The U.S. Department of Health and Human Services is getting ready to ask the public how it should protect carriers from the effects of the new health insurance product sales rules.

HHS also is about to fine-tune the “3 Rs” — the three Patient Protect and Affordable Care Act risk management mechanisms; propose 2015 risk-management program fees; adjust the Small Business Health Options Program exchange rules; and make changes in the rules for everything from exchange medical plan cost-sharing limits to the annual limit on cost-sharing for stand-alone dental plans sold through an exchange.

The Centers for Medicare & Medicaid Services, the arm of HHS overseeing HHS PPACA implementation efforts, is preparing to publish the proposals in a 254-page packet of draft regulations set to appear in the Federal Register Monday.

Comments will be due 30 days after the official publication date.

CMS has had a large team working on the draft. In the section that lists who members of the public should call with any questions about the draft regulations, the agency lists 14 people. Scott Dafflitto, for example, is in charge of SHOP small-group exchange questions, and Kelly Horney is supposed to get questions about risk adjustment.

The Obama administration recently decided to encourage states to let individual and small-group policies that were in effect Oct. 1, stay in force in 2014, even if the policies fail to meet the new PPACA coverage rules that take effect Jan. 1, 2014.

In a section on dealing with the effects of that move, CMS officials suggest that HHS could help carriers deal with changes to the “transitional” rules by adjusting one of the 3 Rs programs — the “risk corridors” program.

HHS would compensate for loss in revenue from the sale of PPACA-complaint individual and small-group policies by increasing the risk corridor program profit margin floor from 3 percent of after-tax profits. Carriers that earn solid profits might end up providing cash for carriers that earn profit margins of less than 3 percent because of the transitional rules.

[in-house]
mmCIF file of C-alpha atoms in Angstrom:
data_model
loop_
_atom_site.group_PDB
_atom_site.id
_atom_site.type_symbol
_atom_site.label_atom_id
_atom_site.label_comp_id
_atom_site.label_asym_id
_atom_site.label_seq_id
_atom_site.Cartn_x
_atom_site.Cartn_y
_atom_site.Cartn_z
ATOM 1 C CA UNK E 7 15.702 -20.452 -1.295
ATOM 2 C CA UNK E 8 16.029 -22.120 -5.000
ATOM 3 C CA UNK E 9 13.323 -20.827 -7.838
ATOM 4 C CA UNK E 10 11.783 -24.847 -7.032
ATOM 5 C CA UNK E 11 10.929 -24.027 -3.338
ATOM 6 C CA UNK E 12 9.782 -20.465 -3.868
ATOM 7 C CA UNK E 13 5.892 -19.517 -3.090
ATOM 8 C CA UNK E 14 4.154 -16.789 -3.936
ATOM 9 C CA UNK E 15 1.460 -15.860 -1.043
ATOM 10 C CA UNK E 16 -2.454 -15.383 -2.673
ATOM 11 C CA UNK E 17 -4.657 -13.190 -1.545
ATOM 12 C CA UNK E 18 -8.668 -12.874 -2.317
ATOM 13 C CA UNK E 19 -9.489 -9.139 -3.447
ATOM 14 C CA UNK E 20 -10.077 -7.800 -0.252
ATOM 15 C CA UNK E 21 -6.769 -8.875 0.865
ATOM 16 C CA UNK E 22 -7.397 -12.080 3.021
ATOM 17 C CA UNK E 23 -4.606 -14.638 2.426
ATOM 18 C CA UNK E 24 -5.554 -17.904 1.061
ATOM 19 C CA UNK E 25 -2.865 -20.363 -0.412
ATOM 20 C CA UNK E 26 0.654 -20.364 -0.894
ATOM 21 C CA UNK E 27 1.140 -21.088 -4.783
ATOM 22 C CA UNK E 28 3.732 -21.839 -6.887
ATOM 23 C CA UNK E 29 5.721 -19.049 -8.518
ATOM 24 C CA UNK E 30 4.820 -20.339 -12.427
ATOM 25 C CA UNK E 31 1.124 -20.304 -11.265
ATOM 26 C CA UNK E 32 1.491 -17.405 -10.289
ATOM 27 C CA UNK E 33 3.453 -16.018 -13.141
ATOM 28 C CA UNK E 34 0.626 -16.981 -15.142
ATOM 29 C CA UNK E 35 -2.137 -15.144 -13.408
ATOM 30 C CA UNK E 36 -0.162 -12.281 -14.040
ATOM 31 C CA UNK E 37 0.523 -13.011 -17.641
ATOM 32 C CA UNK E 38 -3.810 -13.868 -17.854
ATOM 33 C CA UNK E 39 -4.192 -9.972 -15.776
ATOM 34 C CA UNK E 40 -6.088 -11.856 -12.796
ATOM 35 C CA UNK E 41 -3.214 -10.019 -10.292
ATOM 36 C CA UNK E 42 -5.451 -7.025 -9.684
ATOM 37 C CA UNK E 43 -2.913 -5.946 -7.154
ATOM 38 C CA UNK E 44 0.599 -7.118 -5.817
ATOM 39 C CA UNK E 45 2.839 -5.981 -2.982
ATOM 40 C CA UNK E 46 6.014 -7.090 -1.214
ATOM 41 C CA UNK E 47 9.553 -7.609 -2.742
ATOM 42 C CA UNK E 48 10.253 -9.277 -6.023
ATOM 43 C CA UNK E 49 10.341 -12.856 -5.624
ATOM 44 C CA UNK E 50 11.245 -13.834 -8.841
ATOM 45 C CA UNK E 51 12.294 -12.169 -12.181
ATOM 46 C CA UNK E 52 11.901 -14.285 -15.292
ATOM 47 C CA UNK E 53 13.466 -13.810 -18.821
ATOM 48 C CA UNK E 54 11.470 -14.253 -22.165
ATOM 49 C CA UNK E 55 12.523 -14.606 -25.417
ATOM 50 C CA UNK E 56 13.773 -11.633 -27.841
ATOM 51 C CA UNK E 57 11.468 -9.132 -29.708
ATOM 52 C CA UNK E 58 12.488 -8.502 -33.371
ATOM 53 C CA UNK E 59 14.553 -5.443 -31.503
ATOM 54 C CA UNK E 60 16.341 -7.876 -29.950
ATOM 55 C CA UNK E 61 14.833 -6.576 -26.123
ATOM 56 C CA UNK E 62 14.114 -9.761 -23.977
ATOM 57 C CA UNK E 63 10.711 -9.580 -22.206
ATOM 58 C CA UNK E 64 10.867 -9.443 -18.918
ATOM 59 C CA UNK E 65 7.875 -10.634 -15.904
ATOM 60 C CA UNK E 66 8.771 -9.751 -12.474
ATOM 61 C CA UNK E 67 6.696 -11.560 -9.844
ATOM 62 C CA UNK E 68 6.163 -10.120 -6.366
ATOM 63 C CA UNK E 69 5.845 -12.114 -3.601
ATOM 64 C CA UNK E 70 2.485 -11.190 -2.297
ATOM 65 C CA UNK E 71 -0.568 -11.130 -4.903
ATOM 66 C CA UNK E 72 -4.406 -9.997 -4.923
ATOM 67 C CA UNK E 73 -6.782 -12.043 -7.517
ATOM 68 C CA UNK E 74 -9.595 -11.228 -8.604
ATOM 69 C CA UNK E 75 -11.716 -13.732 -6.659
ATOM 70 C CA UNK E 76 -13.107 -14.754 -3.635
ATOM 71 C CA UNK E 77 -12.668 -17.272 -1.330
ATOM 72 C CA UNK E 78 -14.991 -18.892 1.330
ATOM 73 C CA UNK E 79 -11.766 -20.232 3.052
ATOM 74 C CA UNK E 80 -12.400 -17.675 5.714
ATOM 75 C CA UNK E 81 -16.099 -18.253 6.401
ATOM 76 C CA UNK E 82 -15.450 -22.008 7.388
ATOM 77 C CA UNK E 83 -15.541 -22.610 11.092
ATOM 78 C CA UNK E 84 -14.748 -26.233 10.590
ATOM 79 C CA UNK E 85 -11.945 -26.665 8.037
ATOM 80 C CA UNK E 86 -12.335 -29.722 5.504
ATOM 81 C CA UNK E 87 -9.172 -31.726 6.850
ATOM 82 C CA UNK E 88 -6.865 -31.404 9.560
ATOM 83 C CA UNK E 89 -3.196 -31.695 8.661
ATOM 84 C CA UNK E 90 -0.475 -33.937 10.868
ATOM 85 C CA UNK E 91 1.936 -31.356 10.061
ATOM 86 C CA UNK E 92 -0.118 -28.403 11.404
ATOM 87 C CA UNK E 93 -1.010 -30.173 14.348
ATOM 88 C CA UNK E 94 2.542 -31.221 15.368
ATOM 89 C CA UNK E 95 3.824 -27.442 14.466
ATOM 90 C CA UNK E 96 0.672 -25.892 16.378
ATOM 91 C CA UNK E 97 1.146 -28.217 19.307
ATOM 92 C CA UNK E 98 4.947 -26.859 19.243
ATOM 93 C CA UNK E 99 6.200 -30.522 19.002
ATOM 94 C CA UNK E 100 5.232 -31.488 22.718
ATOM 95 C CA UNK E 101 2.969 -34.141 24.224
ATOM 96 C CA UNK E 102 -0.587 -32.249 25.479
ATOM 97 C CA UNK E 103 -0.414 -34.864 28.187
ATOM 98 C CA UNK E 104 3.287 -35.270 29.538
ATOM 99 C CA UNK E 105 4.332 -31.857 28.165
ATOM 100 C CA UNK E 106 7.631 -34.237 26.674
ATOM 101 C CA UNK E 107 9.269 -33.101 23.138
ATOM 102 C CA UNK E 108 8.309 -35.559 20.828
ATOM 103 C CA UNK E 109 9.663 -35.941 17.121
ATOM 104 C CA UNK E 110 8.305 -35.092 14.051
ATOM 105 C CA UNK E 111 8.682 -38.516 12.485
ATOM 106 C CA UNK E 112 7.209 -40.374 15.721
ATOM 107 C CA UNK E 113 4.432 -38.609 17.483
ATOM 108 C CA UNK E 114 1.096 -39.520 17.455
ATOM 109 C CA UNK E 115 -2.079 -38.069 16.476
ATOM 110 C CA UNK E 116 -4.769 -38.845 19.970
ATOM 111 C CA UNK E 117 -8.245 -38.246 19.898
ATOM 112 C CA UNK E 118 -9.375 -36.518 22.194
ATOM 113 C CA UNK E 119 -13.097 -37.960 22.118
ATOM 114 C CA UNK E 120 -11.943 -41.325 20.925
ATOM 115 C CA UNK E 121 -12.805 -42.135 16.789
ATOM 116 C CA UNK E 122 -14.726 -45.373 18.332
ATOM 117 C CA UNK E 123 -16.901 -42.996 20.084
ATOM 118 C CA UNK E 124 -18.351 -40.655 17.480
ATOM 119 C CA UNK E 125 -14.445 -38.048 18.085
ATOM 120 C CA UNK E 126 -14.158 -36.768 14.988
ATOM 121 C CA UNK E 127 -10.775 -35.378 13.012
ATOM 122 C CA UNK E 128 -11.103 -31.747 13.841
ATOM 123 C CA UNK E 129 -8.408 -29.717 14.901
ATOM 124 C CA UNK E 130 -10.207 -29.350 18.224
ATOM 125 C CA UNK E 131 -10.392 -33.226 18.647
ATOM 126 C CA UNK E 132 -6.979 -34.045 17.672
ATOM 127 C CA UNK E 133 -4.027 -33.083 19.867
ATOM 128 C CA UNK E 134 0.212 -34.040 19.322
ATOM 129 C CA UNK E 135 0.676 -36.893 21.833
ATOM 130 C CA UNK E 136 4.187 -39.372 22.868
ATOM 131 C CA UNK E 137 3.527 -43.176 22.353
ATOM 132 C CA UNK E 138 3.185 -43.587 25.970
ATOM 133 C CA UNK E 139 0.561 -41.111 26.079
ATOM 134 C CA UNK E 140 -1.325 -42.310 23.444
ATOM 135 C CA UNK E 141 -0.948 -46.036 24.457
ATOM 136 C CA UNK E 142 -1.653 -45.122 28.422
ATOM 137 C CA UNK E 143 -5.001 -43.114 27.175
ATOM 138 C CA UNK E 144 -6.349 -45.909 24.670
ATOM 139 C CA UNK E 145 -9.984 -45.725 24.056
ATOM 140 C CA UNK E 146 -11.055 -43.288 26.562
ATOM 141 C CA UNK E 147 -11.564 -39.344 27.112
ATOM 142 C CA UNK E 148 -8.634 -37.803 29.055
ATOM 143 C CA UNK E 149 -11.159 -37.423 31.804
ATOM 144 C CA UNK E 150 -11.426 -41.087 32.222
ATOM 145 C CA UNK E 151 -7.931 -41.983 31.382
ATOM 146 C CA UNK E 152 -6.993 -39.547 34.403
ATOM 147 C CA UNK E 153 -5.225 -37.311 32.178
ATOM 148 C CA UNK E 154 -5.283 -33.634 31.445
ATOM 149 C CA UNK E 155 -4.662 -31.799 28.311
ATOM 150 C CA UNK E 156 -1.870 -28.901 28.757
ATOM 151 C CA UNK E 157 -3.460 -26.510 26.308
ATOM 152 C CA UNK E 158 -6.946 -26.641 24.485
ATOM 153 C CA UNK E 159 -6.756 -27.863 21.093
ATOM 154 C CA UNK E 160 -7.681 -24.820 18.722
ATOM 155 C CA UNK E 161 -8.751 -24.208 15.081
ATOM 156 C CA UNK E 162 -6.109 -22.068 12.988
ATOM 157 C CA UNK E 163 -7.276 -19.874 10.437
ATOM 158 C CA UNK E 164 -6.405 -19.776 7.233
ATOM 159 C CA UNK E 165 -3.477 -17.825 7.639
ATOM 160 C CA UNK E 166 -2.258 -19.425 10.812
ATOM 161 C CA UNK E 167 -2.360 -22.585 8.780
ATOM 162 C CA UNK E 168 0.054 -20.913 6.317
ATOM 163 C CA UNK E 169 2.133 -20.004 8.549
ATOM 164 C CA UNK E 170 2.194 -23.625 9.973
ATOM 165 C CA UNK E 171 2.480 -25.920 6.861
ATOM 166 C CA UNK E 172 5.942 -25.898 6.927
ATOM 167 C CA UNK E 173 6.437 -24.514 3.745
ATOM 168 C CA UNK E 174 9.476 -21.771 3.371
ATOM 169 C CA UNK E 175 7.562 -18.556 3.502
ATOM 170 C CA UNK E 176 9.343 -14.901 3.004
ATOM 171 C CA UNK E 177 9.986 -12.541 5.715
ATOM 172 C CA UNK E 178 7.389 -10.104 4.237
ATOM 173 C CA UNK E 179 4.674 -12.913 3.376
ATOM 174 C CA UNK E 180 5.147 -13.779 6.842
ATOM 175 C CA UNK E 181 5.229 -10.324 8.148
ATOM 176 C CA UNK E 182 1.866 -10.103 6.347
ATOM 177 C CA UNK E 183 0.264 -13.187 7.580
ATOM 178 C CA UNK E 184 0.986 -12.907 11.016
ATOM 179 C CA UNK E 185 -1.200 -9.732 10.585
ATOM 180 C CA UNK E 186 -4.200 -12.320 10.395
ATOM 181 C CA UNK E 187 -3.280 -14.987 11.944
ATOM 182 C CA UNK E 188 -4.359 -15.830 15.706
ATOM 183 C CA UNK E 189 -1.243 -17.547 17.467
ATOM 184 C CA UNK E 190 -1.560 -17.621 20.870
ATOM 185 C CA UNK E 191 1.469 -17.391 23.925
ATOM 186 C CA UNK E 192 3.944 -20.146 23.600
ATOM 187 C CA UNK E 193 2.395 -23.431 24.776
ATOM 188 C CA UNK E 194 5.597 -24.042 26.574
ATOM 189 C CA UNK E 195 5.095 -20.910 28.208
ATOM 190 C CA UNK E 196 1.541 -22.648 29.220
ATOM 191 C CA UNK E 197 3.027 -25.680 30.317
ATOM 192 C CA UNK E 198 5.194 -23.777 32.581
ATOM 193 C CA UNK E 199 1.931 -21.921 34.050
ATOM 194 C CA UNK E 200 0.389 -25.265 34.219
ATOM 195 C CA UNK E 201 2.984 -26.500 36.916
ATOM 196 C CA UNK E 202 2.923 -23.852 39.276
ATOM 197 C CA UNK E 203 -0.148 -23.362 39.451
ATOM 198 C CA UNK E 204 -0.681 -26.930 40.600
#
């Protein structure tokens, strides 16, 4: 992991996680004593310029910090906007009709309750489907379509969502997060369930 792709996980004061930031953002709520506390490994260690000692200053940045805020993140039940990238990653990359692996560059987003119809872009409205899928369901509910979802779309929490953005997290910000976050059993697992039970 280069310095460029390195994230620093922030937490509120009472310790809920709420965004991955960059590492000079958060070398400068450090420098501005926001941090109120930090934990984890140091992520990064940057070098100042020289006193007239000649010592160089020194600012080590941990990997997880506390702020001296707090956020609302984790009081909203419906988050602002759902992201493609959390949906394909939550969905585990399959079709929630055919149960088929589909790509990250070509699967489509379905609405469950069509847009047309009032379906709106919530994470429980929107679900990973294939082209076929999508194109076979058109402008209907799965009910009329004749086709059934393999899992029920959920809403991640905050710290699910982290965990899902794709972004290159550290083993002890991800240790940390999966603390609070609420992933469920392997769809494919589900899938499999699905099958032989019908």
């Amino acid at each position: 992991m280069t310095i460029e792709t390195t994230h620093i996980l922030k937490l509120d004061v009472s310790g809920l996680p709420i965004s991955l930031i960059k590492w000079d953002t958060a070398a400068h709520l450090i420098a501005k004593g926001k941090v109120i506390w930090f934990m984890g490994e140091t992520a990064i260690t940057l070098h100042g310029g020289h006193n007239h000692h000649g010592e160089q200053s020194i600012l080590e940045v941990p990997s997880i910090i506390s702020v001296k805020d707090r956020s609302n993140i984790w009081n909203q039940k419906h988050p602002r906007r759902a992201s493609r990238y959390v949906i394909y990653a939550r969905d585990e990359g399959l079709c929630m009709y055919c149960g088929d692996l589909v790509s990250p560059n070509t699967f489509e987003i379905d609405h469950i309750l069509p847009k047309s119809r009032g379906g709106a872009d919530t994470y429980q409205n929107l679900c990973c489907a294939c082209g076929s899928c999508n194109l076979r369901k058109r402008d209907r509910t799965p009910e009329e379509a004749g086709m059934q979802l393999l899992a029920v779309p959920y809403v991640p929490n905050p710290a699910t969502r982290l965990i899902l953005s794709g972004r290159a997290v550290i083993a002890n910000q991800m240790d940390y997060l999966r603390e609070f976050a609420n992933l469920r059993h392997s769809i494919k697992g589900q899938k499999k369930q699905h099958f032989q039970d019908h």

HHS also may tinker with a PPACA requirement that carriers spend at least 80 percent of individual and small-group premiums on health care and quality improvement efforts.

“We request comment on all aspects of these potential approaches to mitigate any potential impact of the transitional policy,” officials said.

Also in the proposed regulations:

  • CMS suggests that HHS could increase the administrative charge for the risk adjustment program to about $1 per person in 2015, from 96 cents per person in 2014.
  • HHS expects administration of another 3 Rs program, a temporary reinsurance program, to collect $8.025 billion in 2015. PPACA requires $2 billion in revenue to go to the Treasury. The administrative expenses would amount to $25 million, or 0.4 percent of the $6 billion that would be paid to insurers. 
  • The PPACA temporary reinsurance program would cut its “attachment point,” or deductible, to $45,000 in 2014, from the $60,000 amount originally proposed, but the attachment point would increase to $70,000 in 2015.
  • In 2015, a state-based or HHS-run SHOP exchange that wanted to let exchange agents and brokers sell SHOP plans through their own websites could do so.

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